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Brain extracellular matrix affects AMPA receptor lateral mobility and short-term synaptic plasticity

Nature Neuroscience volume 12, pages 897904 (2009) | Download Citation

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Abstract

Many synapses in the mature CNS are wrapped by a dense extracellular matrix (ECM). Using single-particle tracking and fluorescence recovery after photobleaching, we found that this net-like ECM formed surface compartments on rat primary neurons that acted as lateral diffusion barriers for AMPA-type glutamate receptors. Enzymatic removal of the ECM increased extrasynaptic receptor diffusion and the exchange of synaptic AMPA receptors. Whole-cell patch-clamp recording revealed an increased paired-pulse ratio as a functional consequence of ECM removal. These results suggest that the surface compartments formed by the ECM hinder lateral diffusion of AMPA receptors and may therefore modulate short-term synaptic plasticity.

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Acknowledgements

We thank C. Poujol and P. Legros for help with video microscopy, C. Breillat, B. Tessier and D. Bouchet for expert technical assistence, J. Falk for NrCAM and GPI-GFP constructs, M. Carta and P. Opazo for support with the slice cultures, O. Kobler for help with three-dimensional image processing, and A. Triller and A. Fejtová for very helpful discussions. This work was supported by grants from the Centre National de la Recherche Scientifique, the Conseil Régional d'Aquitaine, the Ministère de la Recherche, the Fondation pour la Recherche Médicale, the European Commission (CT-2005-005320), the Deutsche Forschungsgemeinschaft (GU230/5-2/5-3), a Max Planck award from the A.v. Humboldt Foundation and the Max Planck Society. During part of the work, R.F. was supported by a fellowship from the Swiss National Fonds.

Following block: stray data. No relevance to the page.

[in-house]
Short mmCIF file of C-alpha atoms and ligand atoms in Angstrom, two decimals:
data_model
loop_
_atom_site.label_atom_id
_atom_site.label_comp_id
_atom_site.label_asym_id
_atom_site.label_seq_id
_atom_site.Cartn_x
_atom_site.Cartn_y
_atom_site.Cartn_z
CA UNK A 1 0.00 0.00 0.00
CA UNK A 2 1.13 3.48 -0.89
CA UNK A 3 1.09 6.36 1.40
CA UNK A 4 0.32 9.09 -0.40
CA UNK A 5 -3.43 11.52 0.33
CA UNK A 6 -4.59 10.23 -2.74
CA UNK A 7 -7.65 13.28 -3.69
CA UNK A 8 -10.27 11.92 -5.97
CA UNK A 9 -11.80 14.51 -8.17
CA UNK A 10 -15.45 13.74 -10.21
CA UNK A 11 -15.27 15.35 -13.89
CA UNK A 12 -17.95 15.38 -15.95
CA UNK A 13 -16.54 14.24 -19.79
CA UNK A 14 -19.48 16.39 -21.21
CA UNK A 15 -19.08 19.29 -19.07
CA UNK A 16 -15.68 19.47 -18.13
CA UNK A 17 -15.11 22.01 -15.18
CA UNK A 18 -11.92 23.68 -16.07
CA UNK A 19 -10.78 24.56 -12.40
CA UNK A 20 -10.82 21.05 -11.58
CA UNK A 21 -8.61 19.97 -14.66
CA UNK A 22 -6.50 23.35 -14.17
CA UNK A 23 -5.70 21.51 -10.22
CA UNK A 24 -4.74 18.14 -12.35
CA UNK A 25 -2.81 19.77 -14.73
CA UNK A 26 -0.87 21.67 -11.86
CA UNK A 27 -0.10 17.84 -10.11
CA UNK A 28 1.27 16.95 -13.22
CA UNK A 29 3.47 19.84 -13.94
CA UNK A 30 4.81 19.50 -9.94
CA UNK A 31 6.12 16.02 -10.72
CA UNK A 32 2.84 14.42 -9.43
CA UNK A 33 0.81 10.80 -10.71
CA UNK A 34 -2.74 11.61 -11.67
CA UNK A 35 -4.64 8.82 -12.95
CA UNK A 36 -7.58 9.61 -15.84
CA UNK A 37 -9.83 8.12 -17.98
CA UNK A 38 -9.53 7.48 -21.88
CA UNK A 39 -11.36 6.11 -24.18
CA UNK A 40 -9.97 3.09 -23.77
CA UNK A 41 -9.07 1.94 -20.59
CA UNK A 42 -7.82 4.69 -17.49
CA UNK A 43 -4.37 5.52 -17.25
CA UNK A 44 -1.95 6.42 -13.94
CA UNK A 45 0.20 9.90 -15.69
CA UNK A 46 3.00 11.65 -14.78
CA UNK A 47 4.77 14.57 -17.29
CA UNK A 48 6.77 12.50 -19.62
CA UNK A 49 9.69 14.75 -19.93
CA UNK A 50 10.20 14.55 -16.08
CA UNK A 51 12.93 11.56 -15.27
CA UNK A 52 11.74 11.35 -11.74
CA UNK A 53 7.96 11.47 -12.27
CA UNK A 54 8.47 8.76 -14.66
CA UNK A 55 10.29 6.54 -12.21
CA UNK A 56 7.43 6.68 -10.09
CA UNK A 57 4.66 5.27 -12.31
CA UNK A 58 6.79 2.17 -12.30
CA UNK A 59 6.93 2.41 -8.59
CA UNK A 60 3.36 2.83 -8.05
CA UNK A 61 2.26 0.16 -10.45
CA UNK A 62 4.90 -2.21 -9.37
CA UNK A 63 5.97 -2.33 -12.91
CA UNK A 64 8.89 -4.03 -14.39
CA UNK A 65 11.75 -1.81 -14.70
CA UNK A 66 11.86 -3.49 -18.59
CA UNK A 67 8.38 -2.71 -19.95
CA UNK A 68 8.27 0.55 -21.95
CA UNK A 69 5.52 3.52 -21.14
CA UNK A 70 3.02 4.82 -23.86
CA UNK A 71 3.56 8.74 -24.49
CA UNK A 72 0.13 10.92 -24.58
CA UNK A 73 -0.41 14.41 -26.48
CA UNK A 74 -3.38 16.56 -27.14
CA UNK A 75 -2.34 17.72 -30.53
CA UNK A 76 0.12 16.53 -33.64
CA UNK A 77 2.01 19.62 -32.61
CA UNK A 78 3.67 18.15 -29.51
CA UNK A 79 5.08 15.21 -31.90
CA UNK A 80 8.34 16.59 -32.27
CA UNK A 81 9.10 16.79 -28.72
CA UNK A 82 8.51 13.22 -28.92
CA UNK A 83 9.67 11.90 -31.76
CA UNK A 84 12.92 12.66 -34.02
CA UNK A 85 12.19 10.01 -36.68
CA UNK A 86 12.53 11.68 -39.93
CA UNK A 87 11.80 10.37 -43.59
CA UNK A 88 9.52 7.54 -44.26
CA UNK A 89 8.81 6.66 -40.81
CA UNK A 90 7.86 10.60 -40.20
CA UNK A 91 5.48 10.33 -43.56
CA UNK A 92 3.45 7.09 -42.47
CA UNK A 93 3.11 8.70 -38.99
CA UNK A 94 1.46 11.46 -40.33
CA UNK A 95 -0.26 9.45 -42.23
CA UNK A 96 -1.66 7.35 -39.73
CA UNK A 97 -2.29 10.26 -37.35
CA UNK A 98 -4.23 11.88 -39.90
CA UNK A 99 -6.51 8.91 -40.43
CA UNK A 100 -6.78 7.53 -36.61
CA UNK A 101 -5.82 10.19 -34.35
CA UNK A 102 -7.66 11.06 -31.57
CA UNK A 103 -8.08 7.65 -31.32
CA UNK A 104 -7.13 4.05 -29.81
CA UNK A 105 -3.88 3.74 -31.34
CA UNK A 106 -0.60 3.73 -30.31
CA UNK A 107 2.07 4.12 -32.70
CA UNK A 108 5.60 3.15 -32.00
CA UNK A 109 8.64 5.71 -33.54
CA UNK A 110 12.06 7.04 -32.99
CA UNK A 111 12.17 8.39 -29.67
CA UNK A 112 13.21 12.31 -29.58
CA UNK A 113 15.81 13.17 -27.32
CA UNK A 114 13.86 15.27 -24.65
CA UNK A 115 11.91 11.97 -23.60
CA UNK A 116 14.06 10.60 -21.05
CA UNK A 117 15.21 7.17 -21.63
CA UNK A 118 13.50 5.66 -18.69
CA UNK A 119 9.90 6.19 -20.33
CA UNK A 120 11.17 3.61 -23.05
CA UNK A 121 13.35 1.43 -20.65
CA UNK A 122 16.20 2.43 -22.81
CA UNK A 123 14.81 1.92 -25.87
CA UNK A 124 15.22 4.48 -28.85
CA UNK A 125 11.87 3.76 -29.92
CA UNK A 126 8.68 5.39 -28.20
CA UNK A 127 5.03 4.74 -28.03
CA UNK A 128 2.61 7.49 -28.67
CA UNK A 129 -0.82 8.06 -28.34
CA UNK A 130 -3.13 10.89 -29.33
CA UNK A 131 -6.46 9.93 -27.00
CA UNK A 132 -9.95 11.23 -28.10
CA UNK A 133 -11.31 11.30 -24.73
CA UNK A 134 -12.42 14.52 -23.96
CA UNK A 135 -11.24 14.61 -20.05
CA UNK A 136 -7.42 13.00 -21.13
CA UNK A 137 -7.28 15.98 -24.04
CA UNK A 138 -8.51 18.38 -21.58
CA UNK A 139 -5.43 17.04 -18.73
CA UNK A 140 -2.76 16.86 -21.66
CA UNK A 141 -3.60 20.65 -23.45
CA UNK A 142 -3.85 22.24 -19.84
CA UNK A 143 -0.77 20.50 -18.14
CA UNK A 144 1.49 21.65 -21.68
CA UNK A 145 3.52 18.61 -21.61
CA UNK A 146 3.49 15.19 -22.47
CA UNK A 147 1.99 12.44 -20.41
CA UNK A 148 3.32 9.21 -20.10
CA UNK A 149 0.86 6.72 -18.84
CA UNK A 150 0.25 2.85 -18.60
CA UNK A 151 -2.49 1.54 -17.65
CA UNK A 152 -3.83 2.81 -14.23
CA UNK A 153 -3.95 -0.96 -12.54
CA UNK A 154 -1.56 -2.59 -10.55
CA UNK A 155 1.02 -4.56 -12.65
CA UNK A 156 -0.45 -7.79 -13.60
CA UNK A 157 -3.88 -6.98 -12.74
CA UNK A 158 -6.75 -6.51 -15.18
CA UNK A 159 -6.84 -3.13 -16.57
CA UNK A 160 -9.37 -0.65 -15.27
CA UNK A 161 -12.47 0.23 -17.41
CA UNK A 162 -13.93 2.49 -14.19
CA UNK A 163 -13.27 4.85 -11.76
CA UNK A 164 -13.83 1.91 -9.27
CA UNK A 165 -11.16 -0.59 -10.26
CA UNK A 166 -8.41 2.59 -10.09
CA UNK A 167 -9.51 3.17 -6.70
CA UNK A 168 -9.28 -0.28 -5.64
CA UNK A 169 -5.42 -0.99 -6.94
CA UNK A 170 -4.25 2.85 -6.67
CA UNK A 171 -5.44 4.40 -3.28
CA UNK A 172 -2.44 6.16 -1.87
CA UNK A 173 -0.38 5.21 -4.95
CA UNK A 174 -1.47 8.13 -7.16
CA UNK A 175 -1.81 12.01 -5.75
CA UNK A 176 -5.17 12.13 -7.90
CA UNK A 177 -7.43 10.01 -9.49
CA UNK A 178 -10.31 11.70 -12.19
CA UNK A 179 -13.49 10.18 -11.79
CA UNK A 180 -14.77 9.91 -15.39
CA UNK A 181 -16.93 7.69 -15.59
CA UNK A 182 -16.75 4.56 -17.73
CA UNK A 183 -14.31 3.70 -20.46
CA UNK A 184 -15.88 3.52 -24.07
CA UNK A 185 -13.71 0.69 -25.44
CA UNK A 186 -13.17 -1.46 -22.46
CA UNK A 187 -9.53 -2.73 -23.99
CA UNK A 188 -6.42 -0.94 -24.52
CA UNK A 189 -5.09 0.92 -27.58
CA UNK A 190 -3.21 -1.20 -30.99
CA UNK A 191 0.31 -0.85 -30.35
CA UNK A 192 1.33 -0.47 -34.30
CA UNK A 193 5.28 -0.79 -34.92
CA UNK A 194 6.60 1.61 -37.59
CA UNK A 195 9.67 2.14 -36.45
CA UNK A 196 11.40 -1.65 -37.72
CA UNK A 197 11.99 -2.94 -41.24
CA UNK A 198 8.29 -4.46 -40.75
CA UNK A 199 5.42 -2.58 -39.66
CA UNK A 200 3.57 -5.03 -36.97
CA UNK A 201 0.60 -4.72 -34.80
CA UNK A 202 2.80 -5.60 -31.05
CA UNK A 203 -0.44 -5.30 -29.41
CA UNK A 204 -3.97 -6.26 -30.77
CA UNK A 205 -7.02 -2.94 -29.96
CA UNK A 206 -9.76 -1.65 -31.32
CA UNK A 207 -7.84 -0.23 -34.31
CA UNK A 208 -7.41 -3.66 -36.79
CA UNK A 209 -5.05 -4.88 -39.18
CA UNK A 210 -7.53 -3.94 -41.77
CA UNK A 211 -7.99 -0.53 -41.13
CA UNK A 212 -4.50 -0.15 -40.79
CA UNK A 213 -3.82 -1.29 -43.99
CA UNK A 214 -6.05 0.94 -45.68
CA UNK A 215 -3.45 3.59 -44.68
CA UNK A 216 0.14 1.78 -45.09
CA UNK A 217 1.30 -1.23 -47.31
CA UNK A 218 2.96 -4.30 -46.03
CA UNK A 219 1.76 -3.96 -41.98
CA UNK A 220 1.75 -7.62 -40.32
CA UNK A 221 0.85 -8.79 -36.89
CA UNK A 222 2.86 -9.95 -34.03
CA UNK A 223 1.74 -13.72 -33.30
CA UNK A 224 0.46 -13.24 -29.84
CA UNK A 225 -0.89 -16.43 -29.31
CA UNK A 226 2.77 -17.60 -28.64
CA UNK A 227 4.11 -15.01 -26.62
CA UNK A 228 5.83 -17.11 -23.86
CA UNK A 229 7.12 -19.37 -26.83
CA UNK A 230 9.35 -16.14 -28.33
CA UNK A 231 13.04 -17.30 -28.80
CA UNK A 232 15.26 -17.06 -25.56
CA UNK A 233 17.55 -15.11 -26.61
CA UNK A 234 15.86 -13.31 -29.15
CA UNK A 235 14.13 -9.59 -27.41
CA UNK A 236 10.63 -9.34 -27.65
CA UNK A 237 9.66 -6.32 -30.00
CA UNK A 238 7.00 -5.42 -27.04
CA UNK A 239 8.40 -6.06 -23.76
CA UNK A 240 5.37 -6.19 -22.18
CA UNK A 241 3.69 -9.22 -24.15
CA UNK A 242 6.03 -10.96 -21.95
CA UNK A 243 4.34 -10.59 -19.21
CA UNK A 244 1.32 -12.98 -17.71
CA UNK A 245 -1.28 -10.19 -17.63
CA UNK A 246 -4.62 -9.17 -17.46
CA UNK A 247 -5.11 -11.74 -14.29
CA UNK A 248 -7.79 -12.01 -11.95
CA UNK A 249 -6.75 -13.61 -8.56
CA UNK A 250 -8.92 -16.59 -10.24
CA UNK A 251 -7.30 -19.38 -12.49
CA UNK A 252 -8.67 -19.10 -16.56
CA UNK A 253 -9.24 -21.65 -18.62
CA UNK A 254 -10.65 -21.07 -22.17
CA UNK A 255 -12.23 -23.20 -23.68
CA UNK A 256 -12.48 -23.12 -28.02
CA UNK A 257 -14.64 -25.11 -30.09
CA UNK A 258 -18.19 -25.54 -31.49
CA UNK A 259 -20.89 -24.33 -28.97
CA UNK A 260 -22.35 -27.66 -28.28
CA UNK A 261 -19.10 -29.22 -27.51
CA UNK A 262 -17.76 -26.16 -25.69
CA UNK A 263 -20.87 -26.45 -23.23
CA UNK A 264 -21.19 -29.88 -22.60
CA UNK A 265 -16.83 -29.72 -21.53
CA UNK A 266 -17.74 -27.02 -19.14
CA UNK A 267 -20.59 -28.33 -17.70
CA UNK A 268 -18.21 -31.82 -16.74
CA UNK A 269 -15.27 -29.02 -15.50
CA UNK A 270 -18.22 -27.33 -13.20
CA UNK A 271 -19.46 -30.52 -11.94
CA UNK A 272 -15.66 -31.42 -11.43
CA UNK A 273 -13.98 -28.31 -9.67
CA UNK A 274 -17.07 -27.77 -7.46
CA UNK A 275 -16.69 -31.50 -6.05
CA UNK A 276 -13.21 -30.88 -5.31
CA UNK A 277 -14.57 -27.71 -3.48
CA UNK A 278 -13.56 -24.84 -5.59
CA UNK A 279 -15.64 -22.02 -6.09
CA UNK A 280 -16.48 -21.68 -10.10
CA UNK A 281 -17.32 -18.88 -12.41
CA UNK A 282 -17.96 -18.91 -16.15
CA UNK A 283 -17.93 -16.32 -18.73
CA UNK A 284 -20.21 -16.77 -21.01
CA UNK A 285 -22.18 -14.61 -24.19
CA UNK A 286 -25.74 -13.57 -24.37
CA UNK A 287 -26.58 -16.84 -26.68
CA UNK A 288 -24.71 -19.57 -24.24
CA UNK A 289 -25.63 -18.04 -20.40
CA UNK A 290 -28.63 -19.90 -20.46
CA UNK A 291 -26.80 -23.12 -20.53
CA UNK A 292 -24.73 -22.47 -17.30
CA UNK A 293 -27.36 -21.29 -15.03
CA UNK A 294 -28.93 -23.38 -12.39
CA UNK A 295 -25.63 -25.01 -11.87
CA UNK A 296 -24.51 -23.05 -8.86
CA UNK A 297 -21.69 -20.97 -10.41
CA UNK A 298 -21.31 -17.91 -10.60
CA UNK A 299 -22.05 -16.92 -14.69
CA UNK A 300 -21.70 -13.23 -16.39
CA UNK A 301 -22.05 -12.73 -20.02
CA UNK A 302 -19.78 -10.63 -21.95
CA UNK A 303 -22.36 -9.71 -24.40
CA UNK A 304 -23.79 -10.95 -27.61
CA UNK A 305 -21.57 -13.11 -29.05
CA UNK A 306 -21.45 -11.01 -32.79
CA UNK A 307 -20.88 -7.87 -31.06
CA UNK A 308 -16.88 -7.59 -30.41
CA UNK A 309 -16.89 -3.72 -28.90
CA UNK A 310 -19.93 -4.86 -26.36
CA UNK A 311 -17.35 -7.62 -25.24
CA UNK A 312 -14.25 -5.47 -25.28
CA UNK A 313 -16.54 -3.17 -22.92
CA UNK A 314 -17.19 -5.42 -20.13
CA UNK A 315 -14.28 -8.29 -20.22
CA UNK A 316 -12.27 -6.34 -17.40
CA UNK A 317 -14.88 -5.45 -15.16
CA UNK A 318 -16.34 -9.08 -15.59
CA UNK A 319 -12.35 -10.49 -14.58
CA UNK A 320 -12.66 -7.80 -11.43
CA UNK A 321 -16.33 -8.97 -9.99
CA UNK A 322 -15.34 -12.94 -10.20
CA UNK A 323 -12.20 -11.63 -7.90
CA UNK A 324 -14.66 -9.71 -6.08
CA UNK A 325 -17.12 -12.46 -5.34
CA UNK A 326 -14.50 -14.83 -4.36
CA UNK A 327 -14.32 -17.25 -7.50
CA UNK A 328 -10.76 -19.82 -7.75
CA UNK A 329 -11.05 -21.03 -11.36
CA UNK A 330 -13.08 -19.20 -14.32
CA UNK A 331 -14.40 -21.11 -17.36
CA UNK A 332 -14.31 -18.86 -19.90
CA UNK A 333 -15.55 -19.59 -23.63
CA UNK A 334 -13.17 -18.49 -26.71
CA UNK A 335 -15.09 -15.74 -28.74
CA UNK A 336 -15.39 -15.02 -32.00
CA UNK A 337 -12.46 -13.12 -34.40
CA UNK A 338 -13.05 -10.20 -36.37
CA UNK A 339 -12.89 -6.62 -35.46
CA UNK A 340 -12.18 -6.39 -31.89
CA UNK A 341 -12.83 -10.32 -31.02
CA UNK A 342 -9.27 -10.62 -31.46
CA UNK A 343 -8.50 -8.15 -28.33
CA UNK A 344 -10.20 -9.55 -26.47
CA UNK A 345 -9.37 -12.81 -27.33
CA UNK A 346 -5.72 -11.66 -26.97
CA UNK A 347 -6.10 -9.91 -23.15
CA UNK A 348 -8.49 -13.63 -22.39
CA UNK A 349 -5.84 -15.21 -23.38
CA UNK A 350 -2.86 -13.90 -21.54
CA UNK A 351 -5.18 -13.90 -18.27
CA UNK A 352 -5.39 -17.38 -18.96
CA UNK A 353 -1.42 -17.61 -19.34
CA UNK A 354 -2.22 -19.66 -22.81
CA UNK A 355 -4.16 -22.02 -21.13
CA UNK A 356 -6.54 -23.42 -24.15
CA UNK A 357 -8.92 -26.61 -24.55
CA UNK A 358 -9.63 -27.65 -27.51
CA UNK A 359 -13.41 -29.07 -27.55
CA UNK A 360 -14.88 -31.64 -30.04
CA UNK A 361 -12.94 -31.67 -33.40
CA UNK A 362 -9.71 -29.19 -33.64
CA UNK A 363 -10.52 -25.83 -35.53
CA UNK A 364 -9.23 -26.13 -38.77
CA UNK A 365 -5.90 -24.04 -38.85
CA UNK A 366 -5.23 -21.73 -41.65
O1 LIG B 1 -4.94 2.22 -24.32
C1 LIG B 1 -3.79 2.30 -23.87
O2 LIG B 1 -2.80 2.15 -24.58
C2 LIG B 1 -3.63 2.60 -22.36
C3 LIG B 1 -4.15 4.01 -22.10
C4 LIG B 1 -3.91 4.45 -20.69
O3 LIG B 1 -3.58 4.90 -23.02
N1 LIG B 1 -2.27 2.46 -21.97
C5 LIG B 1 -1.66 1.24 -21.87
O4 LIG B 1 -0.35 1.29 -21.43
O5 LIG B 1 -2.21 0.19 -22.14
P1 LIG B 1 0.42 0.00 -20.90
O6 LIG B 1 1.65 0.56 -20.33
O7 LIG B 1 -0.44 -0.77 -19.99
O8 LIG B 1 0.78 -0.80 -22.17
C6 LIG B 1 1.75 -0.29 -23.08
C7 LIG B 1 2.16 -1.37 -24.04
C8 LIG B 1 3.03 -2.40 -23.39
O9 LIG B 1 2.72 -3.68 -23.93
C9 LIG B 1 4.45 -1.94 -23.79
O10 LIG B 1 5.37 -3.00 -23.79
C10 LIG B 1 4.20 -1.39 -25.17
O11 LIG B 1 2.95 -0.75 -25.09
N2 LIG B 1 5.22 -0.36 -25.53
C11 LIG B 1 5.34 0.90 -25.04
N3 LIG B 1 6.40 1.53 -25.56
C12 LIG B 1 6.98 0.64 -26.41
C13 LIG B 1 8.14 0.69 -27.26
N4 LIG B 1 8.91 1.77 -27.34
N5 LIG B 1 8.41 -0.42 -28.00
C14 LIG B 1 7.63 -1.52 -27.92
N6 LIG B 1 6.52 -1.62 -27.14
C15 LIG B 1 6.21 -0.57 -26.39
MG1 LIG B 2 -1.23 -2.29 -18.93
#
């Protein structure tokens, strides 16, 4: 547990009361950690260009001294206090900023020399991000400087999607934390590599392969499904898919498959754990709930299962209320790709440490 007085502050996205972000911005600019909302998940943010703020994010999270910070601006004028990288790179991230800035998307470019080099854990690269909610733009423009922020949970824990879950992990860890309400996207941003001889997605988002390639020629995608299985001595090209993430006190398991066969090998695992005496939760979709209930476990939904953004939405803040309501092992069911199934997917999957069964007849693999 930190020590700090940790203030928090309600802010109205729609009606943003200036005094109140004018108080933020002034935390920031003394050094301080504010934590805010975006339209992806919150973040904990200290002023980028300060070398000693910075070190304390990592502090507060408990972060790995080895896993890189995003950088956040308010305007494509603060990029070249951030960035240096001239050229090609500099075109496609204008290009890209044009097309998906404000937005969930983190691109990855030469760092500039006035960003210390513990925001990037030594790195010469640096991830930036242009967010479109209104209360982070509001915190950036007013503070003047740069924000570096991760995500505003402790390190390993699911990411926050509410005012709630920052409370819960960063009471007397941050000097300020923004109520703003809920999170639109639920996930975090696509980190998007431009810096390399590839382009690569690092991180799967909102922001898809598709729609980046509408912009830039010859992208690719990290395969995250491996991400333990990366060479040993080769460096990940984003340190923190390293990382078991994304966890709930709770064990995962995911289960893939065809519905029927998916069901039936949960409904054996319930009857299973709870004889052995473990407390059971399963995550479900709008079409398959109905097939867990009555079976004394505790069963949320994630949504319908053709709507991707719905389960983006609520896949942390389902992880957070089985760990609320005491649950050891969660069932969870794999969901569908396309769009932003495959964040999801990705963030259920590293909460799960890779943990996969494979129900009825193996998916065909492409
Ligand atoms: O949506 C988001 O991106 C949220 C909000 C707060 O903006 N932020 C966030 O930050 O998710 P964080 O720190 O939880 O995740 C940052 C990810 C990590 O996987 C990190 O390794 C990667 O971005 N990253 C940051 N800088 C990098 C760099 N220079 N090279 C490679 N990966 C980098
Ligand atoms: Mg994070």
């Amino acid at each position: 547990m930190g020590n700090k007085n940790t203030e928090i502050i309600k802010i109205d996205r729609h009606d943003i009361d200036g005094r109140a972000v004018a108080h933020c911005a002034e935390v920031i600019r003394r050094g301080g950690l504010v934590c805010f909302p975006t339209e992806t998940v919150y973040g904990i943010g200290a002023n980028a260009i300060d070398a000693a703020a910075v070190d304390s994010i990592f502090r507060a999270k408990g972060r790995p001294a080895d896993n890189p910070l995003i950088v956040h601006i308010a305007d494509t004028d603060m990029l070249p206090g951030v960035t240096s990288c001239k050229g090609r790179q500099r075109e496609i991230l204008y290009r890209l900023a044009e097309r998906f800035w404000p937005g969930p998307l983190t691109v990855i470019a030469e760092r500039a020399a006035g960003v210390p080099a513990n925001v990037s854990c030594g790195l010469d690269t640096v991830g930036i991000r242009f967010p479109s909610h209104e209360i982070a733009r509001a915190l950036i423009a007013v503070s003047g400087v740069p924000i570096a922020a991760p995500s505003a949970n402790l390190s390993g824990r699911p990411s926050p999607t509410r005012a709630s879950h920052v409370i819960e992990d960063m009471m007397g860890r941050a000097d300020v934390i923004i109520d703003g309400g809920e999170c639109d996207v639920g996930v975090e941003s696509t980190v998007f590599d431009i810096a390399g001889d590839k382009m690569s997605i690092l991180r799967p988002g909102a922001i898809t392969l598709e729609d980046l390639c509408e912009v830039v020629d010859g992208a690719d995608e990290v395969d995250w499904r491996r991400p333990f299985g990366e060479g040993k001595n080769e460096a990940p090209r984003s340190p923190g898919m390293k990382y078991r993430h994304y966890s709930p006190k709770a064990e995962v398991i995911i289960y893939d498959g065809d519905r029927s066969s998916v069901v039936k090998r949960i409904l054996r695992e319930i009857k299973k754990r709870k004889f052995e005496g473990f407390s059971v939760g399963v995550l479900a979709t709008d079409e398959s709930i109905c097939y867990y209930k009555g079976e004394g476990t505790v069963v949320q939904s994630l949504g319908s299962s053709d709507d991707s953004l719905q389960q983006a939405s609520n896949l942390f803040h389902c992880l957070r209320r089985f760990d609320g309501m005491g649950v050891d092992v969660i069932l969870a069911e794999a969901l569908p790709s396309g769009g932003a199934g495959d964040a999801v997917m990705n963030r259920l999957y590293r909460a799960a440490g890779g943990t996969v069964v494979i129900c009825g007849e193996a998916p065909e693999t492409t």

Author information

Author notes

    • Martin Heine

    Present address: Leibniz Institute for Neurobiology, Magdeburg, Germany.

    • Renato Frischknecht
    •  & Martin Heine

    These authors contributed equally to this work.

Affiliations

  1. Leibniz Institute for Neurobiology, Magdeburg, Germany.

    • Renato Frischknecht
    • , Constanze I Seidenbecher
    •  & Eckart D Gundelfinger
  2. Centre National de la Recherche Scientifique, Université de Bordeaux, UMR 5091, Bordeaux, France.

    • Martin Heine
    • , David Perrais
    •  & Daniel Choquet

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Contributions

R.F. and M.H. designed and performed all experiments and assembled a first draft of the manuscript. D.P. performed outside-out patch experiments. C.I.S., D.C. and E.D.G. formulated the working hypothesis and wrote the corresponding grant applications. All authors contributed steadily to the discussion of the actual experiments and to the writing of the manuscript.

Corresponding authors

Correspondence to Daniel Choquet or Eckart D Gundelfinger.

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DOI

https://doi.org/10.1038/nn.2338

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